Second-year Kansas football coach David Beaty made waves on the first day of spring football back in March, when he announced that he, and not offensive coordinator Rob Likens, would be calling plays for the Jayhawks this fall.
Last Saturday, during the Jayhawks’ annual spring game, Beaty got his first public opportunity to take a stab at calling the new offense.
The game, which was more of a skills showcase than a competitive battle governed by the clock and an emphasis on time, score and situation, was nothing like what Beaty will encounter Saturdays this fall. But it did give the head coach wearing multiple hats another chance to test his chops.
“I think any time you’re getting a chance to call off-the-cuff, unless you’re scripting it, I think you’re working on your role there,” Beaty said. “I think that’s going to be something that will be helpful for all of our team moving forward, not just me but the communication system that goes on between our coaches up top. They did a great job of giving information.”
Of course, the “they” to which Beaty referred included only the offensive coaches. Defensive coordinator Clint Bowen, who led the White team to a 49-42 victory, handled the defense and Beaty said both he and Bowen were forced to adjust to what the other did on the fly.
Because of that, Beaty said both KU’s Blue team offense and the White squad kept things pretty simple throughout the afternoon.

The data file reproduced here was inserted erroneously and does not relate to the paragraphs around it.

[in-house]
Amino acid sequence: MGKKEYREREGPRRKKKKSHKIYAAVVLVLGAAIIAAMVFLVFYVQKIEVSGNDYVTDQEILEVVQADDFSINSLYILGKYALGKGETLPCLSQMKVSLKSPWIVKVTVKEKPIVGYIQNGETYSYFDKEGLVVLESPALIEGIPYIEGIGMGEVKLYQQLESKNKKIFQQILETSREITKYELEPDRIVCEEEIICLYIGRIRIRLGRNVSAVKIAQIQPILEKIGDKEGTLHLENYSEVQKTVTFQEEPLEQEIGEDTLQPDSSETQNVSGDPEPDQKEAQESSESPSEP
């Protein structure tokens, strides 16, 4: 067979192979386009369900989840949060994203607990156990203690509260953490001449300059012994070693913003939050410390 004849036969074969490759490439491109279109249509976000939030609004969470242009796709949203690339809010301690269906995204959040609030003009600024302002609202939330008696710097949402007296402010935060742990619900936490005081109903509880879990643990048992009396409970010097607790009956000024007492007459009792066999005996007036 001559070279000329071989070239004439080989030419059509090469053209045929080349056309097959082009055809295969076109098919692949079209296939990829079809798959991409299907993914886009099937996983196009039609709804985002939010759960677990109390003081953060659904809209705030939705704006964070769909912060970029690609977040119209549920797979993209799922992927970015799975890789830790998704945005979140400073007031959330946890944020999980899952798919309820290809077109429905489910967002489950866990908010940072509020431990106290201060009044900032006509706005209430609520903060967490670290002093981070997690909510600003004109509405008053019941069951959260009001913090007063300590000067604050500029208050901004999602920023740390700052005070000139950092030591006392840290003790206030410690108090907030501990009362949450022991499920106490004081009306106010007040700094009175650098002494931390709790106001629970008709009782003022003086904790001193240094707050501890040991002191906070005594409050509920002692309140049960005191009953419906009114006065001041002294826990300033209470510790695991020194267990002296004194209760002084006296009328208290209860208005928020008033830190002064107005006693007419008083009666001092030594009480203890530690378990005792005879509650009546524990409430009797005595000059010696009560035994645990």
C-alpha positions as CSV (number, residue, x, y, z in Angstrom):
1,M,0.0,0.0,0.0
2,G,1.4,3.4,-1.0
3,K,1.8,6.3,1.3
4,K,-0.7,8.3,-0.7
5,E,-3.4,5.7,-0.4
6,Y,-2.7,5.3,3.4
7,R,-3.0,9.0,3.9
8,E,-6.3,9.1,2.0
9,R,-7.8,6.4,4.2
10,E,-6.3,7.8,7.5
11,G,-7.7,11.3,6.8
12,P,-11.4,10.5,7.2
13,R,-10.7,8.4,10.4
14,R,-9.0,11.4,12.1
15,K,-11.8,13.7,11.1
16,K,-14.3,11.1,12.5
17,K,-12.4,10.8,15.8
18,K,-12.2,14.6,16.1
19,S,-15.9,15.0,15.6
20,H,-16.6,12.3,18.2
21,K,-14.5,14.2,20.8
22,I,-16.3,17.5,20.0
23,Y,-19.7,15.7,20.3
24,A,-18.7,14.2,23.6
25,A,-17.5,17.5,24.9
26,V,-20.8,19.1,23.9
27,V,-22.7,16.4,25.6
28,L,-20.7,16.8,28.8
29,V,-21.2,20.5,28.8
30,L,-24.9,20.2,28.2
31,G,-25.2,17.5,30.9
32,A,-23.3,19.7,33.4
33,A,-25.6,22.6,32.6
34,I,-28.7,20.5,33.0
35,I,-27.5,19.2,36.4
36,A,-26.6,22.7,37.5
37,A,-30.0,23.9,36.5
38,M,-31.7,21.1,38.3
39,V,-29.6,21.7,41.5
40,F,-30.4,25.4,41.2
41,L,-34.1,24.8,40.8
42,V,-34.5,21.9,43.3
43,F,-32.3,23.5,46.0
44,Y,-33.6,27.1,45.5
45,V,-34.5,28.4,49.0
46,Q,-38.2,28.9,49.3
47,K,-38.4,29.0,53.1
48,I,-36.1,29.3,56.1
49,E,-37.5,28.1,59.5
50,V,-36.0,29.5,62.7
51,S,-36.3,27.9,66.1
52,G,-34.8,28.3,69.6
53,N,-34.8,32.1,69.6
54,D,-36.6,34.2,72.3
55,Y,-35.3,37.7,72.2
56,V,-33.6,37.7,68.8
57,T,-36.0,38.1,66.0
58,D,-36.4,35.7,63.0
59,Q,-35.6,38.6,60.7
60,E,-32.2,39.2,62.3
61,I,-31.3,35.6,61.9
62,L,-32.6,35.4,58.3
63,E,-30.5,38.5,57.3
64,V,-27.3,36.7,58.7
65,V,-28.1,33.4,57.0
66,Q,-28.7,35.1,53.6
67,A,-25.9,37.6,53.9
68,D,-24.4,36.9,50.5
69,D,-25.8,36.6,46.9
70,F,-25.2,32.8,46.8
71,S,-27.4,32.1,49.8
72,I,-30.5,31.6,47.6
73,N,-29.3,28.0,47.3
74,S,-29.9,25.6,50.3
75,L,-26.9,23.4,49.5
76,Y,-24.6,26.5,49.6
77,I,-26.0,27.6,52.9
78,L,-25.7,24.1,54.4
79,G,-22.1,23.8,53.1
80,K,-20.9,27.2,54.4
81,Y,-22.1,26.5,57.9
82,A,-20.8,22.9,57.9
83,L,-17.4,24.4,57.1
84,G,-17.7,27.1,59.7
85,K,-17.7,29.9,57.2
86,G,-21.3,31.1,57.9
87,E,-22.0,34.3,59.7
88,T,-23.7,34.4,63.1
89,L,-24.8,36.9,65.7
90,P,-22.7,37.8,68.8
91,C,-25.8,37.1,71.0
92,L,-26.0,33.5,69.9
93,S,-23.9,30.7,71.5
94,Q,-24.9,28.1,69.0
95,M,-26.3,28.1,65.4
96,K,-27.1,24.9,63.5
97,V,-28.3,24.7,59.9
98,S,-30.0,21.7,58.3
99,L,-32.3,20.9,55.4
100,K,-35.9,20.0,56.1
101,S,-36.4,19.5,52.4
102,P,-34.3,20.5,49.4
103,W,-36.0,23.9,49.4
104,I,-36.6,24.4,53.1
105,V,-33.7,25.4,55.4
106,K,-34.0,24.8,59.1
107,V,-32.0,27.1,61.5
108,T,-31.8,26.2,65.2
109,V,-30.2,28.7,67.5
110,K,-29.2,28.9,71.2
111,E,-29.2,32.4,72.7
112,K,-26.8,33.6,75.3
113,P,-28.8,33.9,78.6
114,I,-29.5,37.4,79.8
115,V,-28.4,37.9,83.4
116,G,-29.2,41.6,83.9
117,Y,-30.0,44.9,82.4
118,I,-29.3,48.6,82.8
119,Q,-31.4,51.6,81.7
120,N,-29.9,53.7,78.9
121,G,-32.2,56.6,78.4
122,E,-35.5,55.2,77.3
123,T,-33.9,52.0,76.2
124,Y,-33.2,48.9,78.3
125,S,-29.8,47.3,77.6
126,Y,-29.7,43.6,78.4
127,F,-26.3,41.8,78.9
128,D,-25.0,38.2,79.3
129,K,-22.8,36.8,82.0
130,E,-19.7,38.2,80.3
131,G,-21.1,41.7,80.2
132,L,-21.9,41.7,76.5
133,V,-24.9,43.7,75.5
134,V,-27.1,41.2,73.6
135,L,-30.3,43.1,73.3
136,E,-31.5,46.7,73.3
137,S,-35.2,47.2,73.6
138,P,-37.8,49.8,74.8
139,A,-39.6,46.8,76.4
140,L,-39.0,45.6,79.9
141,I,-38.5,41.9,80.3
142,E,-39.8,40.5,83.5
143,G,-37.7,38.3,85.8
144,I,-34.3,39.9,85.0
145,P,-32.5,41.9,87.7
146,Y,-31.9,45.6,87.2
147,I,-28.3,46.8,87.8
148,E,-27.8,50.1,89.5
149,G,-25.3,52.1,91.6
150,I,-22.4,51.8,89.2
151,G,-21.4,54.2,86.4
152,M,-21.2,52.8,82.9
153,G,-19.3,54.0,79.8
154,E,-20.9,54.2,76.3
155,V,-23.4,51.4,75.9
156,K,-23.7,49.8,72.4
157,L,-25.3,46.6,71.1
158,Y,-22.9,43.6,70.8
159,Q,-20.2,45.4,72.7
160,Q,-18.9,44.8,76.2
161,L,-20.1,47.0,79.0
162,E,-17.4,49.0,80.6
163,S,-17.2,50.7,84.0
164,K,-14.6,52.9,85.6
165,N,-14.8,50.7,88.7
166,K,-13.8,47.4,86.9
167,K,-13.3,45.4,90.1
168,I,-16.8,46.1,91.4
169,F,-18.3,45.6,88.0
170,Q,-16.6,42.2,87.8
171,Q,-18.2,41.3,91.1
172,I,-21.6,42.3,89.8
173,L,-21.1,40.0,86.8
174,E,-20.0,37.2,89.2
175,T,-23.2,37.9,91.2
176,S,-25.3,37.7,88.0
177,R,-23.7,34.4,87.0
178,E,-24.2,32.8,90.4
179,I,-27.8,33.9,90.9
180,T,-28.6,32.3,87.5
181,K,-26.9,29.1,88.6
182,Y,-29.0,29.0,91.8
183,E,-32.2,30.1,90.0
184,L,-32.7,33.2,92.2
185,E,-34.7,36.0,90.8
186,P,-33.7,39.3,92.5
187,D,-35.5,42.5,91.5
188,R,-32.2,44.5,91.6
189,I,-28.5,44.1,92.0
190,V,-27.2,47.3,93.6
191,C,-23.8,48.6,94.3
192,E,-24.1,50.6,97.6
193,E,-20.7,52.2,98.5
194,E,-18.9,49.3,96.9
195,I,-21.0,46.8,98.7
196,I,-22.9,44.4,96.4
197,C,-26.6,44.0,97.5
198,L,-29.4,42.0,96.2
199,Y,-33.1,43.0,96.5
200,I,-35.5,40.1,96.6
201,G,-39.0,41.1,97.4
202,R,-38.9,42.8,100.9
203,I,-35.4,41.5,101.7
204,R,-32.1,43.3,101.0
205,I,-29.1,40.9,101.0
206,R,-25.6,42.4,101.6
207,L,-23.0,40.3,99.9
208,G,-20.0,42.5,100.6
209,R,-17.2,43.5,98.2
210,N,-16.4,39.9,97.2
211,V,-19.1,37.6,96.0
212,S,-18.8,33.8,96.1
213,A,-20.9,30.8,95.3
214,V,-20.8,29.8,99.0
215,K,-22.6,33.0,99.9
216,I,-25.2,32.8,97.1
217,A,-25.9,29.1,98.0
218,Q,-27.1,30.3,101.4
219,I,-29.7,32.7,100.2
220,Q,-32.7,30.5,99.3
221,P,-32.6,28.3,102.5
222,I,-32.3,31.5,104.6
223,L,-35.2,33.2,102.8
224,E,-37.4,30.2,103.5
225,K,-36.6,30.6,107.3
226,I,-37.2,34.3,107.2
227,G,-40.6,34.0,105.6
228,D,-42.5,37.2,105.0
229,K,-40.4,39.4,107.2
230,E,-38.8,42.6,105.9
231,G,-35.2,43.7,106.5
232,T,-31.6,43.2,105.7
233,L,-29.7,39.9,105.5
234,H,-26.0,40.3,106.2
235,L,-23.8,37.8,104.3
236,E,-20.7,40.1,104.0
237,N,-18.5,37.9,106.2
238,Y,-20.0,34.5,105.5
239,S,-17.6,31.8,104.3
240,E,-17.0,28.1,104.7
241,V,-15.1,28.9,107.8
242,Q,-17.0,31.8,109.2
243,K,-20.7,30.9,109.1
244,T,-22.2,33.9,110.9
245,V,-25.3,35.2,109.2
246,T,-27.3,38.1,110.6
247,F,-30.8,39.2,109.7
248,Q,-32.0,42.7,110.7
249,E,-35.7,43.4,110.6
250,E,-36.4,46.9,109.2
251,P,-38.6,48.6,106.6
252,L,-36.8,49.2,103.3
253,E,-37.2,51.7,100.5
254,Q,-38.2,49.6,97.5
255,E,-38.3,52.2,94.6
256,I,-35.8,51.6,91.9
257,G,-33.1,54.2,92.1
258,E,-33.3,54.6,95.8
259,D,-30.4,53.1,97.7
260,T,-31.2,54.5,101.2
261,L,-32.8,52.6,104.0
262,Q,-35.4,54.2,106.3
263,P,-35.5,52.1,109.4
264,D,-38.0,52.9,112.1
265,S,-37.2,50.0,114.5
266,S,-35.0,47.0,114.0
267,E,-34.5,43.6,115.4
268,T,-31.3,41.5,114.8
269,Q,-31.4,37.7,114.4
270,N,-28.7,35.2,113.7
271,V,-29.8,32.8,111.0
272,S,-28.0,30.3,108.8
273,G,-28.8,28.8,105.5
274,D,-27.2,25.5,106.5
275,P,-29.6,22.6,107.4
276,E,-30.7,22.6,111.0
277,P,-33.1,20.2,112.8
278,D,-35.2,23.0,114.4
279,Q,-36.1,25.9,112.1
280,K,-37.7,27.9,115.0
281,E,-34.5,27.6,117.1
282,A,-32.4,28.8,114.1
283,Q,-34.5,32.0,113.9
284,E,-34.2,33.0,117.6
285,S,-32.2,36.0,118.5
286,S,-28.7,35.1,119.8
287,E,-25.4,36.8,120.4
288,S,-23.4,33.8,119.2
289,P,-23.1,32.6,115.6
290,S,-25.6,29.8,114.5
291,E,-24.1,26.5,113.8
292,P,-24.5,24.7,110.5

“Clint (was) not carrying three calls,” Beaty said. “And, offensively (we weren’t carrying) a lot of calls, either, but honestly that’s your base. You ought to be good at it, so you ought to be able to execute it.”
Despite keeping things simple and putting what he called “handcuffs” on the quarterbacks, Beaty said the Jayhawks provided fans with a good glimpse at how the new-look offense would operate this season.
“It’s a combination of the beginning call and what the quarterback can put you in,” Beaty said. “...(But Saturday) was good because we need to play some base football and see if we can block and tackle and if we can execute at a high level with just really basic things.”
Quarterback Montell Cozart, who took the first snaps of last Saturday’s game, said the biggest advantage of the new offense is the pace at which it operates.
“Tempo is going to help us tremendously,” Cozart said. “Being able to put the defense on its heels helps us as an offense because the defense isn’t able to shift around as much. Tempo is something we stress and are going to continue to get better at.”
Thursday’s 15th and final practice of the spring marked the final chance for the Jayhawks to do that as a team in a football setting and, from here, it’s on to summer conditioning and roughly four months of emphasizing the small details — successes and failures — that will be playing on an endless loop in various film rooms this summer.
“There’s a lot of things that were good things that we were able to coach right off the field coming off,” Beaty said. “But the video is going to be golden for us.”